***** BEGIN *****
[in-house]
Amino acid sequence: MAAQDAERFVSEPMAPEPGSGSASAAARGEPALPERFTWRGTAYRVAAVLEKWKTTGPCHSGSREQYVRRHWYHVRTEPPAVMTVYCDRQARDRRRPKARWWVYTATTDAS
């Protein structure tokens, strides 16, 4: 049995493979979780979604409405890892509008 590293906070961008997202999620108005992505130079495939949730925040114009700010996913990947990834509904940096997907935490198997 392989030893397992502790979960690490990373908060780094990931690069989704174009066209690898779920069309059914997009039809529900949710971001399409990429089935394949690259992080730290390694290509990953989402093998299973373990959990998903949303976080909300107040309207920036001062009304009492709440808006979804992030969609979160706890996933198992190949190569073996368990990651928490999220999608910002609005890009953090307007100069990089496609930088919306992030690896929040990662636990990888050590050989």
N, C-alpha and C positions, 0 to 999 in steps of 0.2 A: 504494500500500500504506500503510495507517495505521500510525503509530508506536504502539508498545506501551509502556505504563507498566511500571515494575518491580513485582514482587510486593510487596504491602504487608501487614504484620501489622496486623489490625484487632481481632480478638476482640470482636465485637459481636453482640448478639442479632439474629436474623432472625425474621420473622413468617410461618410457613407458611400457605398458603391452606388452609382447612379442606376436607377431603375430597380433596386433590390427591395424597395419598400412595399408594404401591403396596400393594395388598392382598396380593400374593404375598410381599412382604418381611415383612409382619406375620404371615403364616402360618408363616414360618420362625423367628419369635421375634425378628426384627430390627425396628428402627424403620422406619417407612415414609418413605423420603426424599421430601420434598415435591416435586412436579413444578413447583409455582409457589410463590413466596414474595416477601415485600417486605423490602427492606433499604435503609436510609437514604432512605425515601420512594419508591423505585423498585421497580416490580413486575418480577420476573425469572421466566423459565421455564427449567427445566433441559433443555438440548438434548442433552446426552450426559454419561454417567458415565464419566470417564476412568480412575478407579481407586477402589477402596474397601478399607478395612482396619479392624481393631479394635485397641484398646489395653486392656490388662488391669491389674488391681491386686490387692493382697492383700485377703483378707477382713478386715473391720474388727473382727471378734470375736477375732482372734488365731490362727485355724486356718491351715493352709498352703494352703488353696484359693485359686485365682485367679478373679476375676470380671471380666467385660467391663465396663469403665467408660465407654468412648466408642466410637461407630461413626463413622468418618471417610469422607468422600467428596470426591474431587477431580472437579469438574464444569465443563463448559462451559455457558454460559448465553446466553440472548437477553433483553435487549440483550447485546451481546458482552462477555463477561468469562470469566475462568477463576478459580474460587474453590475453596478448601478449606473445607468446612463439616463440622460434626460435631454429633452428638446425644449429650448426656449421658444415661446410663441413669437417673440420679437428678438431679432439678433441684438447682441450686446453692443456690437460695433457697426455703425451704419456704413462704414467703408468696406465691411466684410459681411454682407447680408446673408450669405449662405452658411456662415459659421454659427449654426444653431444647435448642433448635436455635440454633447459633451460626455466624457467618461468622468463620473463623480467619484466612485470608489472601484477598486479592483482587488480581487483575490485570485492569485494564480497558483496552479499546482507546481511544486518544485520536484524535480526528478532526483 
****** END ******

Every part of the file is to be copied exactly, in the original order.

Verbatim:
[in-house]
Amino acid sequence: MAAQDAERFVSEPMAPEPGSGSASAAARGEPALPERFTWRGTAYRVAAVLEKWKTTGPCHSGSREQYVRRHWYHVRTEPPAVMTVYCDRQARDRRRPKARWWVYTATTDAS
């Protein structure tokens, strides 16, 4: 049995493979979780979604409405890892509008 590293906070961008997202999620108005992505130079495939949730925040114009700010996913990947990834509904940096997907935490198997 392989030893397992502790979960690490990373908060780094990931690069989704174009066209690898779920069309059914997009039809529900949710971001399409990429089935394949690259992080730290390694290509990953989402093998299973373990959990998903949303976080909300107040309207920036001062009304009492709440808006979804992030969609979160706890996933198992190949190569073996368990990651928490999220999608910002609005890009953090307007100069990089496609930088919306992030690896929040990662636990990888050590050989």
N, C-alpha and C positions, 0 to 999 in steps of 0.2 A: 504494500500500500504506500503510495507517495505521500510525503509530508506536504502539508498545506501551509502556505504563507498566511500571515494575518491580513485582514482587510486593510487596504491602504487608501487614504484620501489622496486623489490625484487632481481632480478638476482640470482636465485637459481636453482640448478639442479632439474629436474623432472625425474621420473622413468617410461618410457613407458611400457605398458603391452606388452609382447612379442606376436607377431603375430597380433596386433590390427591395424597395419598400412595399408594404401591403396596400393594395388598392382598396380593400374593404375598410381599412382604418381611415383612409382619406375620404371615403364616402360618408363616414360618420362625423367628419369635421375634425378628426384627430390627425396628428402627424403620422406619417407612415414609418413605423420603426424599421430601420434598415435591416435586412436579413444578413447583409455582409457589410463590413466596414474595416477601415485600417486605423490602427492606433499604435503609436510609437514604432512605425515601420512594419508591423505585423498585421497580416490580413486575418480577420476573425469572421466566423459565421455564427449567427445566433441559433443555438440548438434548442433552446426552450426559454419561454417567458415565464419566470417564476412568480412575478407579481407586477402589477402596474397601478399607478395612482396619479392624481393631479394635485397641484398646489395653486392656490388662488391669491389674488391681491386686490387692493382697492383700485377703483378707477382713478386715473391720474388727473382727471378734470375736477375732482372734488365731490362727485355724486356718491351715493352709498352703494352703488353696484359693485359686485365682485367679478373679476375676470380671471380666467385660467391663465396663469403665467408660465407654468412648466408642466410637461407630461413626463413622468418618471417610469422607468422600467428596470426591474431587477431580472437579469438574464444569465443563463448559462451559455457558454460559448465553446466553440472548437477553433483553435487549440483550447485546451481546458482552462477555463477561468469562470469566475462568477463576478459580474460587474453590475453596478448601478449606473445607468446612463439616463440622460434626460435631454429633452428638446425644449429650448426656449421658444415661446410663441413669437417673440420679437428678438431679432439678433441684438447682441450686446453692443456690437460695433457697426455703425451704419456704413462704414467703408468696406465691411466684410459681411454682407447680408446673408450669405449662405452658411456662415459659421454659427449654426444653431444647435448642433448635436455635440454633447459633451460626455466624457467618461468622468463620473463623480467619484466612485470608489472601484477598486479592483482587488480581487483575490485570485492569485494564480497558483496552479499546482507546481511544486518544485520536484524535480526528478532526483 